You can also view triggers by clicking “Triggers” from the left-hand menu, under the “Exalate” heading. This shows you all the triggers for all your connections. From the list, you can activate or deactivate them, as well as edit, delete, “Bulk Exalate” and “Bulk Unexalate” via the action button on the right of each entry. 

To create triggers on this screen, click the “Create Trigger” button. If you do it like this, you’ll see a similar screen to the one above. The only difference is there will be a drop-down box to select the connection the trigger applies to.

Now that you can create triggers, you can get Exalate working on the entities you want to sync. You can add as many triggers as you like, and they are easy to activate and deactivate, so don’t be afraid to experiment.

Step 6: Start Synchronizing Tasks

After following the above steps, your connection will start sharing tasks that match the conditions you have set. The connections list shows how many tasks are under sync, so you’ll be able to see when it starts working.

Synchronization isn’t instantaneous, it happens every few minutes, so don’t assume your connection isn’t working if issues don’t immediately update when you make a change.

Common Use Cases 

Safely Connecting to Multiple Suppliers

If you have different companies supplying you with products or services, there is plenty of scope to share information. Each supplier is likely to have its own system, while you might use a single node to connect to all of them. Connecting these systems while keeping every team’s autonomy is a challenge.

Exalate allows you to set up dedicated connections from your central system to each of your suppliers. As well as Jira and ServiceNow, you can also connect to teams using Zendesk, Salesforce, GitHub, Azure DevOps, HP QC/ALM, and more.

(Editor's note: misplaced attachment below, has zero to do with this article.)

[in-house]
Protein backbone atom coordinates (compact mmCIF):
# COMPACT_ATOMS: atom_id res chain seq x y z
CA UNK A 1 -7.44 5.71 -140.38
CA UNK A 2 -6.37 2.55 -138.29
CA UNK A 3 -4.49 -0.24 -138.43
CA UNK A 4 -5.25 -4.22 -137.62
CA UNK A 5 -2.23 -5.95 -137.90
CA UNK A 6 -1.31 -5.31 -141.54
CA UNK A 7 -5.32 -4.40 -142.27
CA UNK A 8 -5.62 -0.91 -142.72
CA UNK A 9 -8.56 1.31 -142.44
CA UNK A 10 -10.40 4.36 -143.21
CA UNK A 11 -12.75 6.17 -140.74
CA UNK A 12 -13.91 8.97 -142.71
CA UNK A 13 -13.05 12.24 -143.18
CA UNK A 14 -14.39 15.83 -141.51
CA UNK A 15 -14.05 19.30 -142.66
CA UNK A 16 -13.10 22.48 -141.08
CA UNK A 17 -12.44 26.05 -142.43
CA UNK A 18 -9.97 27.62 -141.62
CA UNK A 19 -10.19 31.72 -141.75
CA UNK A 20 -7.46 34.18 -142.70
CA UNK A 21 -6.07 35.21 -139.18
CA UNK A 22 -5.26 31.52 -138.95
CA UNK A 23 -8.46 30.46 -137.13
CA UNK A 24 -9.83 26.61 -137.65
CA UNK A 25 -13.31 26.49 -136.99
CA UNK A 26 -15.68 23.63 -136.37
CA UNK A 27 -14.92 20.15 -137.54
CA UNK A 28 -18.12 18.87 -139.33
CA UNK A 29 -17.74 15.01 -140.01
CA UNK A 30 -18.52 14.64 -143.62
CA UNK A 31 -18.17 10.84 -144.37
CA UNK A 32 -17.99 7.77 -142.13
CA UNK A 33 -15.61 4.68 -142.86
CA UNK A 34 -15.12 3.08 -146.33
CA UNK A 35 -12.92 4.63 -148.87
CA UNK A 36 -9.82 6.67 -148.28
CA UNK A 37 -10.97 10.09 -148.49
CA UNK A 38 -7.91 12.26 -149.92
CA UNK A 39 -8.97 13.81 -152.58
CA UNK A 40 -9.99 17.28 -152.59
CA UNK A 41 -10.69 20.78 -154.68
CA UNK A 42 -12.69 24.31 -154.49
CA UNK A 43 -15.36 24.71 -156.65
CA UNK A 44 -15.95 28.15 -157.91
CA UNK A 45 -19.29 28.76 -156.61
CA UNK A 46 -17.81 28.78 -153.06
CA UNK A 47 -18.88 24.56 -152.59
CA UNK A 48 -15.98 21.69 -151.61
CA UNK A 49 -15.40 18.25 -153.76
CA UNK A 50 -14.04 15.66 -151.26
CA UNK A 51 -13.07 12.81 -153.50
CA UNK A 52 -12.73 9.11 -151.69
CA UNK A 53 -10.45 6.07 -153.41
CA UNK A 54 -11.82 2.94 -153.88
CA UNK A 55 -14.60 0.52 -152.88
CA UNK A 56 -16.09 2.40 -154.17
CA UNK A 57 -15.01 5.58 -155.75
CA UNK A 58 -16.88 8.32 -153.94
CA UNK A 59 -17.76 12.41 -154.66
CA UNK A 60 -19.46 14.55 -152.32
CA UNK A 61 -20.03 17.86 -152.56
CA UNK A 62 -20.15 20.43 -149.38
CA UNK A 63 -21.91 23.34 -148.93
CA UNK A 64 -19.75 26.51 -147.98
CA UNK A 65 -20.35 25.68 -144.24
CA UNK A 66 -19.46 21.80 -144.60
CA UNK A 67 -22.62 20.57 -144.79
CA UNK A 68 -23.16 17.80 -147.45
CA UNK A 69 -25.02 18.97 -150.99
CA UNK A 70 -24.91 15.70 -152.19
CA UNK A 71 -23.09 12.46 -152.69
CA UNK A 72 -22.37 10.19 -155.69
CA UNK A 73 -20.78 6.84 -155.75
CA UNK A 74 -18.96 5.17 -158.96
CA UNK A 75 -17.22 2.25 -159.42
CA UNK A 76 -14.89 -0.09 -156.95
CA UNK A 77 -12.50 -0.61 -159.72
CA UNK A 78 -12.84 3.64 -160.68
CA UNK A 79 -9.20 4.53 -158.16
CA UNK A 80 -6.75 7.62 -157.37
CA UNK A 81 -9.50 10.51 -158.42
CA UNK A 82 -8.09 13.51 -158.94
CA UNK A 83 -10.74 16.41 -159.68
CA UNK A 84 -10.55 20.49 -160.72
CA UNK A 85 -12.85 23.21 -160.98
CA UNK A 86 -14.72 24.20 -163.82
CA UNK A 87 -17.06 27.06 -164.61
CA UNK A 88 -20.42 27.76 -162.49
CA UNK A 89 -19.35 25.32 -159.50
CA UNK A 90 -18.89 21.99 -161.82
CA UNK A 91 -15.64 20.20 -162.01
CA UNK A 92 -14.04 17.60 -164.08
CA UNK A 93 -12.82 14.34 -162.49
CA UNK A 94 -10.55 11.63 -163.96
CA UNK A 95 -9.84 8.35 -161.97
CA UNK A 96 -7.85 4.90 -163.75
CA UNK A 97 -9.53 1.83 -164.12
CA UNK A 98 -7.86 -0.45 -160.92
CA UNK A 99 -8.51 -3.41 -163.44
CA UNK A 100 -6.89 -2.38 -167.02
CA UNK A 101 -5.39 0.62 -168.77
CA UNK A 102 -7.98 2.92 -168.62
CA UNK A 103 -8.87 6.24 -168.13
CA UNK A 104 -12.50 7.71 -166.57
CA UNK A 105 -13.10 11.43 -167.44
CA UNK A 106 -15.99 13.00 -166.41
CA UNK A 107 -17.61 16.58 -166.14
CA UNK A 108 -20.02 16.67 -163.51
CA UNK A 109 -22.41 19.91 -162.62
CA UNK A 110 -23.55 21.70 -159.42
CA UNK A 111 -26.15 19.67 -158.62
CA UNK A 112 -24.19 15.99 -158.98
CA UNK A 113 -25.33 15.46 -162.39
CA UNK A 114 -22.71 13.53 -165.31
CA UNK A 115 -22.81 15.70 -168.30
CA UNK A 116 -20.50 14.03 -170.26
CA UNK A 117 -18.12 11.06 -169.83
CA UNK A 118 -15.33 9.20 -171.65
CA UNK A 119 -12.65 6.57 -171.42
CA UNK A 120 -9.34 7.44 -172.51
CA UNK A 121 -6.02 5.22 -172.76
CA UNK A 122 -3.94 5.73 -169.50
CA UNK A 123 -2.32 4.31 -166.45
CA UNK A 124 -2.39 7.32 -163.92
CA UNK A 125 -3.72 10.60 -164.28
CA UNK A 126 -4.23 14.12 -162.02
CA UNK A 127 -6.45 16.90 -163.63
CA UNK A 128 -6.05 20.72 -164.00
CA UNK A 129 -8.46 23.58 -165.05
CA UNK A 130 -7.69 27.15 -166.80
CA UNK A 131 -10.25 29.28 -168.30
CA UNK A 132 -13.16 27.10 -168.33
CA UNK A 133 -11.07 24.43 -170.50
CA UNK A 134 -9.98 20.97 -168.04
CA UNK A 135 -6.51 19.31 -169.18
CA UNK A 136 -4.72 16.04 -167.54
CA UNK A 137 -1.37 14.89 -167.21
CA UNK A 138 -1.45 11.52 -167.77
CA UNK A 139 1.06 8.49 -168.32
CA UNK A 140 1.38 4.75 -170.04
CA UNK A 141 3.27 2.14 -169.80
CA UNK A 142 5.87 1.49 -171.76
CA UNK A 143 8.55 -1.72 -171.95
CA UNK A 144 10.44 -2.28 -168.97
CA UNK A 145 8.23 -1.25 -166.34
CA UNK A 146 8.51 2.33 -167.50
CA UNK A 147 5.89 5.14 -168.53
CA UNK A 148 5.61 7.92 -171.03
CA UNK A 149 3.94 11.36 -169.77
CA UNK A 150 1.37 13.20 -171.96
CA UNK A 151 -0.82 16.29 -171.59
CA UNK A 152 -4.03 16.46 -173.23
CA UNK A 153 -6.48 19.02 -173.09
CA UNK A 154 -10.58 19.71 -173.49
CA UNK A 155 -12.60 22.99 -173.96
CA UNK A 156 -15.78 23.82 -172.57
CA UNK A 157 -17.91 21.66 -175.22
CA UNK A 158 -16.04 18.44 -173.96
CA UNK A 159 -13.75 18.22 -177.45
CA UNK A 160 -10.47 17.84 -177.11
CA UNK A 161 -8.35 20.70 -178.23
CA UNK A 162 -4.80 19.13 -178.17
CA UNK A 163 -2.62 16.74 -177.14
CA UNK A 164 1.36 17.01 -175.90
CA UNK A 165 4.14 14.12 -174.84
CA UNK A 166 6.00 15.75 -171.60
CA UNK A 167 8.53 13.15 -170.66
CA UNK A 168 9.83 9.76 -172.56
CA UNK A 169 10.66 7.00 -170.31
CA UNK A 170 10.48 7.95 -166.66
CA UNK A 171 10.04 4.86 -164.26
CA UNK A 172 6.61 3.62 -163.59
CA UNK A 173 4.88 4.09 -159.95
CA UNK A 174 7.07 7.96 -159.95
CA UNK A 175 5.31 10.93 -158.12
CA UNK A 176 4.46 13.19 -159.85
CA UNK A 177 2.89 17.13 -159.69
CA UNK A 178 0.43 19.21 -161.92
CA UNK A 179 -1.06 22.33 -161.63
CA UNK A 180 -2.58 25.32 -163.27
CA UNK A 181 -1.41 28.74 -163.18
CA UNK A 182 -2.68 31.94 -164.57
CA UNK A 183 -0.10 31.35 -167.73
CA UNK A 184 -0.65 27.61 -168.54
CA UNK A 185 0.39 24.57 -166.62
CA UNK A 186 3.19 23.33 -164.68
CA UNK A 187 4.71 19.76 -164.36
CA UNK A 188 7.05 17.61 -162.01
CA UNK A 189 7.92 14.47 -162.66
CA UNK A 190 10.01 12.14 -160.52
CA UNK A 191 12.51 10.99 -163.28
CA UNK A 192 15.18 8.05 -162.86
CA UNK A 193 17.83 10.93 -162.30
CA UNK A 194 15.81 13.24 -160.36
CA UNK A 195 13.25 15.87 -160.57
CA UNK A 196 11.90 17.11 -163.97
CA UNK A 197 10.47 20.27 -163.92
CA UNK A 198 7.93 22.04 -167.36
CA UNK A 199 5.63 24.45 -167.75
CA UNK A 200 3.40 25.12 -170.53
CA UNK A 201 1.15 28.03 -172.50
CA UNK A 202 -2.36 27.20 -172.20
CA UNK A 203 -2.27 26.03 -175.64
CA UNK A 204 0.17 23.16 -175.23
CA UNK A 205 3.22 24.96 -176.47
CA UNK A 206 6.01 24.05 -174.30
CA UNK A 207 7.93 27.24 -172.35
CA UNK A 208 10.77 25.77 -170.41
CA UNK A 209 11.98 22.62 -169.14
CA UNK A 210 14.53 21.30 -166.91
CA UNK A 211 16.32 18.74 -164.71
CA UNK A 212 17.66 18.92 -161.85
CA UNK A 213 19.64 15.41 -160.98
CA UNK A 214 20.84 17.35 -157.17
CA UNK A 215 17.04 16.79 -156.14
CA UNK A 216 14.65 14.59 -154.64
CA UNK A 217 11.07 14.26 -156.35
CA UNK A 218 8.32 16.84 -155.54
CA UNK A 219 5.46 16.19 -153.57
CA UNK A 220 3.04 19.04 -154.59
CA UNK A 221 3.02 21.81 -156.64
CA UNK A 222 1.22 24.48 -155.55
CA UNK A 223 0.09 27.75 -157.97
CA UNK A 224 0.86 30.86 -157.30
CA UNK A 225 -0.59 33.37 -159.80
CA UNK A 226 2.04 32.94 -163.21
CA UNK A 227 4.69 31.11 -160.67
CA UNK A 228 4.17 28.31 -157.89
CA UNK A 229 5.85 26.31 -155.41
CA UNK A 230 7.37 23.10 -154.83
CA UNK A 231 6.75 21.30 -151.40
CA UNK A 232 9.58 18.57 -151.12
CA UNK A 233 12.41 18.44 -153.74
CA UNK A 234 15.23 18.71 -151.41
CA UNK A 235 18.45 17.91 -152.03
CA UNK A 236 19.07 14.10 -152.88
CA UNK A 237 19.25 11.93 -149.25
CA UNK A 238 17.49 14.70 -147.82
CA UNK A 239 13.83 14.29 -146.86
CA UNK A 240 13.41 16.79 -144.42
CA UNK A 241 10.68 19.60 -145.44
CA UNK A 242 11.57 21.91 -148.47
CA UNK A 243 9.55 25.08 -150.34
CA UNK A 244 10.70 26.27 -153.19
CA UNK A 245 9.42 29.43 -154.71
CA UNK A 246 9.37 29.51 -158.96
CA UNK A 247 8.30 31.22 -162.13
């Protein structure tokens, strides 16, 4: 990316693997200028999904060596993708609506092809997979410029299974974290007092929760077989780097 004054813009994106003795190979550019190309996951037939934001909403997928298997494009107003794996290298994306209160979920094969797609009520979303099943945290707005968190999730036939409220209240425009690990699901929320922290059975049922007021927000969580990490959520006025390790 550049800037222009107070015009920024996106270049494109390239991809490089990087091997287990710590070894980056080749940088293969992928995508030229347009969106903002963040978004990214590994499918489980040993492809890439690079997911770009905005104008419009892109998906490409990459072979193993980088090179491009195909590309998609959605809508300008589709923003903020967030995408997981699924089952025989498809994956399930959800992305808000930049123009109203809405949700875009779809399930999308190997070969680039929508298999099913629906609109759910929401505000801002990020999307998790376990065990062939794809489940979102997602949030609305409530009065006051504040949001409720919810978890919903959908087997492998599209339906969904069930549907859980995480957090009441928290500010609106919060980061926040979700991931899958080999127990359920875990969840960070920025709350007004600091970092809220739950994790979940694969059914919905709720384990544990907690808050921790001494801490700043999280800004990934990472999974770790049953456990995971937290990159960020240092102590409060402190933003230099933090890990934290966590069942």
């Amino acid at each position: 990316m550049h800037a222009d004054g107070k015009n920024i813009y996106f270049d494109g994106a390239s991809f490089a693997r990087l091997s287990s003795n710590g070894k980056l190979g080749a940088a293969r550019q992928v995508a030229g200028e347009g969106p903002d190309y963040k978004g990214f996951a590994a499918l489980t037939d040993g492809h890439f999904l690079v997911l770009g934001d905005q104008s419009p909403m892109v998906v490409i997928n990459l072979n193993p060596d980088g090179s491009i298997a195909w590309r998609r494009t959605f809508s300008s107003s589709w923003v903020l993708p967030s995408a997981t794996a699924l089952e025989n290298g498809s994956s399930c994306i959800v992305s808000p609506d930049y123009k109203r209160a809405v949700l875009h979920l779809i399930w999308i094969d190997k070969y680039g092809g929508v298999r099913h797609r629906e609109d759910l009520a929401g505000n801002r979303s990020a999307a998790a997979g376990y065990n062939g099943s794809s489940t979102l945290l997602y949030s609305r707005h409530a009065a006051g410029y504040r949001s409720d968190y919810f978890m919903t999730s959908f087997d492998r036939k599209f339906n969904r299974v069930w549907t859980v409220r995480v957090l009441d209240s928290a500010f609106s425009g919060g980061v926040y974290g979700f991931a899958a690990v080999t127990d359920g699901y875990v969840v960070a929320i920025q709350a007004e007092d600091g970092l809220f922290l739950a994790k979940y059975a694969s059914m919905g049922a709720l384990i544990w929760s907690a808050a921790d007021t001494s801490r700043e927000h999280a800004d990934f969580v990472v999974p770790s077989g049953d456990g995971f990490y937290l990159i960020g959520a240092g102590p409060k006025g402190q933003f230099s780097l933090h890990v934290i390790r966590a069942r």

Each connection can be tailored to share the specific information you want, meaning the same data can be used independently by each of your teams. You can keep some fields shared, and others separate, so you work together without stepping on each other’s toes.

Marketing and Design Teams

Your marketing and design teams might use separate platforms to track their work, but much of the information they work with will be of use to both of them. Your marketing team can track information on customer feedback and store all related discussions. 

With Exalate, the issues can then be shared with the design team, but without the info, they don’t need, such as the customer’s contact data, or the messages exchanged with marketing. The designers can work on updating their products to match what customers want.

These changes then go back to the marketing system automatically via Exalate. The marketing team can share updated designs with the customers, who provide more feedback. Everyone gets the information they need.

A Managed Services Provider with Multiple Customers

A Managed Services Provider will work with several clients and those clients will each handle data in their own way. The information you share with them will often be similar, but not identical. Being able to tune it to your exact specifications will allow you to tailor your synchronization to reflect your relationship with that client. 

Exalate gives you the flexibility to adapt and adjust your synchronization to handle different clients. Its reliability means you don’t have to worry if any one of your customers has a problem with their system. You can carry on working with the others, and when the problems are fixed, Exalate will automatically get everything back on track.


Jira and ServiceNow are both excellent platforms that offer different features to their users. A flexible Jira ServiceNow integration can help teams work together more efficiently, and using the right tool can make the integration as effective as possible.

As you’ve seen, there are challenges to overcome when synchronizing environments. So by using the most reliable solution, you can guarantee that the integration delivers the results you require.

With the technology doing the work, your teams are free to concentrate on other things, whether that is looking after customers, or designing your latest product. Everyone can focus on what they do best.

Recommended Reads:

Comments are closed.